Another neat fact about hippos: a group of them is called a “raft.” I also like that a group of leopards make a leap, rhinos make a crash, elephants a parade, and giraffe make a tower.
Back on the trail, mid-morning, fatigue had set in. Occasionally, only occasionally, the game drives could become a tad monotonous. It was a lot of sitting. With dinner over around 10pm each night and all those early mornings, we were starting to look forward to a nap. We were also getting a bit grumpy with our Rover-mates, who had taken the front seat every darn time since we arrived. (“Do you mind if we sit up front? My wife gets carsick.”) Carsickness is a totally lame excuse since there’s not much going on in a slow-moving wide-open safari vehicle to create disagreement between visually perceived movement and the vestibular system’s sense of it. (Yes, I googled it.)
The stadium seating was good enough for seeing stuff (though many of my photos include the backs of their heads), but did very little to help us hear Gary two rows ahead. We missed out on lots of his stories and explanations, and had to ask “What did he say?” so many times that we gave up. The next time this happens, I will have no trouble claiming that I get carsick too. And Seb has worked up a story about having a phobia of being in the back seat for too long, sending him into a weird paranoid rage, unintentionally maiming the people sitting in front of him without any knowledge of having done so. Do they really want to take that chance??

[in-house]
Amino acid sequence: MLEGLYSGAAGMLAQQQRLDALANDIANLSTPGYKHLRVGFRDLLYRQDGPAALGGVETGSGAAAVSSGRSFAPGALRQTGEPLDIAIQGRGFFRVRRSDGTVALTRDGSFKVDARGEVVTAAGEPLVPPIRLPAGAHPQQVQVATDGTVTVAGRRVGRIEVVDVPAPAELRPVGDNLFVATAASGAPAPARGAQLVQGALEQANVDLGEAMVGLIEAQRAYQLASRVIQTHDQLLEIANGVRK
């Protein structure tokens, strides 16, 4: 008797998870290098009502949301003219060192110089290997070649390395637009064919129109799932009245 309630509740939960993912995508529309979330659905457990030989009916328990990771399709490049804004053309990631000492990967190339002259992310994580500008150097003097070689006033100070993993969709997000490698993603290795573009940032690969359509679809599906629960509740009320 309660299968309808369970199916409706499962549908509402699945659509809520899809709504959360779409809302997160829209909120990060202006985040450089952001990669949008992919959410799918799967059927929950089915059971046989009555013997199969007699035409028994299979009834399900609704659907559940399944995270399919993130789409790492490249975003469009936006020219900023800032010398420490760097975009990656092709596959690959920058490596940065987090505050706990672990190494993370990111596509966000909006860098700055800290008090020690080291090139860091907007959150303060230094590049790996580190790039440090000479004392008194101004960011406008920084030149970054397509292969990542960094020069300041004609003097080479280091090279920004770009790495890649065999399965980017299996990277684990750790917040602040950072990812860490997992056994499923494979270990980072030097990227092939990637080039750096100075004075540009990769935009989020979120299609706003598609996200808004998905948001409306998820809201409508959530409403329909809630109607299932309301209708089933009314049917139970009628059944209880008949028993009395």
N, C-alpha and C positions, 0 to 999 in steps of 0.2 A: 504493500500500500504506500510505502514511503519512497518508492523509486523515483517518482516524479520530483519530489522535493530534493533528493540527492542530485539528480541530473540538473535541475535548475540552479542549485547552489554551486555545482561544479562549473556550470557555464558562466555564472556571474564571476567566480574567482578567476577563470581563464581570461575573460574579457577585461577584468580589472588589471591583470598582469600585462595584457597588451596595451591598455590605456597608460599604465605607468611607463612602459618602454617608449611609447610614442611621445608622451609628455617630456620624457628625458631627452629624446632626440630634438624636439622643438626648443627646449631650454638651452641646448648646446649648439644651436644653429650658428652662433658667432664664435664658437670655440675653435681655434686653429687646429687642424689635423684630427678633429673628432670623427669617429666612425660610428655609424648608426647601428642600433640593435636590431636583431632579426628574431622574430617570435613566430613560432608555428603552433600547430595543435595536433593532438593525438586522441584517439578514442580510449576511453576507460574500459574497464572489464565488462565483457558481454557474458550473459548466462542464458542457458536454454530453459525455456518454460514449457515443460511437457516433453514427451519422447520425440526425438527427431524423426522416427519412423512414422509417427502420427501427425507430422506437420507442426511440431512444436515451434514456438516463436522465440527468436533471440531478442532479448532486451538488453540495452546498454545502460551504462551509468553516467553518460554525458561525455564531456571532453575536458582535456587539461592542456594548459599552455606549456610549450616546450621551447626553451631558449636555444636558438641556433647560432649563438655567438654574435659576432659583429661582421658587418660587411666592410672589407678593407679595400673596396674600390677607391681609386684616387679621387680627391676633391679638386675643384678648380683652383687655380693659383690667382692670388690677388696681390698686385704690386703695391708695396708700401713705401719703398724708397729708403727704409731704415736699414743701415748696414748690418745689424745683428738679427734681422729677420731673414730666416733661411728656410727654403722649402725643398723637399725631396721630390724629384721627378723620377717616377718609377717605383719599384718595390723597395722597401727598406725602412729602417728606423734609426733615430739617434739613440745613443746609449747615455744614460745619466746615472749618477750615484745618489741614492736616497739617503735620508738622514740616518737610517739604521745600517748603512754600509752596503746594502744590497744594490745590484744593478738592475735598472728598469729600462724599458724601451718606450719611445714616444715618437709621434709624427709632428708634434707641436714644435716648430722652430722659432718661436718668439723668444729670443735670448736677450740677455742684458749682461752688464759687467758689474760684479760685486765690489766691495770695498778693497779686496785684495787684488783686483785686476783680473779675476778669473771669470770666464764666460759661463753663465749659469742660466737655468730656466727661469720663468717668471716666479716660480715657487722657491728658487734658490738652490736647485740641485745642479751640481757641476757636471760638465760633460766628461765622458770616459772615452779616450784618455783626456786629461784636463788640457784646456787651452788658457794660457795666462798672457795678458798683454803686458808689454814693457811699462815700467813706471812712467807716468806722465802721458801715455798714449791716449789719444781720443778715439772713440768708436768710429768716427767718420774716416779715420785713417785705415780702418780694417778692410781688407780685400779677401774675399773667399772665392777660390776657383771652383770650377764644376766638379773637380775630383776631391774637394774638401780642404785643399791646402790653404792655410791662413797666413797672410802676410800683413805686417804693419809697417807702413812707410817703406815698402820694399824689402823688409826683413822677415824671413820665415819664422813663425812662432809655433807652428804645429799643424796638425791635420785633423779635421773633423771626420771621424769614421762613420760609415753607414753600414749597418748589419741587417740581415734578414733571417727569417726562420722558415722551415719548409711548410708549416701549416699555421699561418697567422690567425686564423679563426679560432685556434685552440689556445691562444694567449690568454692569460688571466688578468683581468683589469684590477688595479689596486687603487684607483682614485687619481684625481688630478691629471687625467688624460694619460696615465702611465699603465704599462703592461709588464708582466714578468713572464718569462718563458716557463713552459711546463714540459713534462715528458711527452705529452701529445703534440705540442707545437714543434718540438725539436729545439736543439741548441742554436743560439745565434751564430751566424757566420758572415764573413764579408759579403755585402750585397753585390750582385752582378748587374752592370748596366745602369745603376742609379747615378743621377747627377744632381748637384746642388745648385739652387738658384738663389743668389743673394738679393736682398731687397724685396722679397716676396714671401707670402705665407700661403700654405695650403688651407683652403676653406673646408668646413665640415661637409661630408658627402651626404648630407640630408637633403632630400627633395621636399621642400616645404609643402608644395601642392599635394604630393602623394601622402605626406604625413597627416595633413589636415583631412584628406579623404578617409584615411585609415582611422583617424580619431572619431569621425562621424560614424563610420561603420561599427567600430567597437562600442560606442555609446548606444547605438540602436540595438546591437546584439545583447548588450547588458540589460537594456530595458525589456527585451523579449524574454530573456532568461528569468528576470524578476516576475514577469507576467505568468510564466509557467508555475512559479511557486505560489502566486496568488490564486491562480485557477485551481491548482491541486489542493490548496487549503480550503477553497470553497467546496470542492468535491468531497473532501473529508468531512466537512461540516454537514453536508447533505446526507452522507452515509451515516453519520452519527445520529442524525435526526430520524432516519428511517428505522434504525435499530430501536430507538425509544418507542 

Then, we came across a leopard and her cub, and got to watch the two of them frolic and play. We remembered why we were there.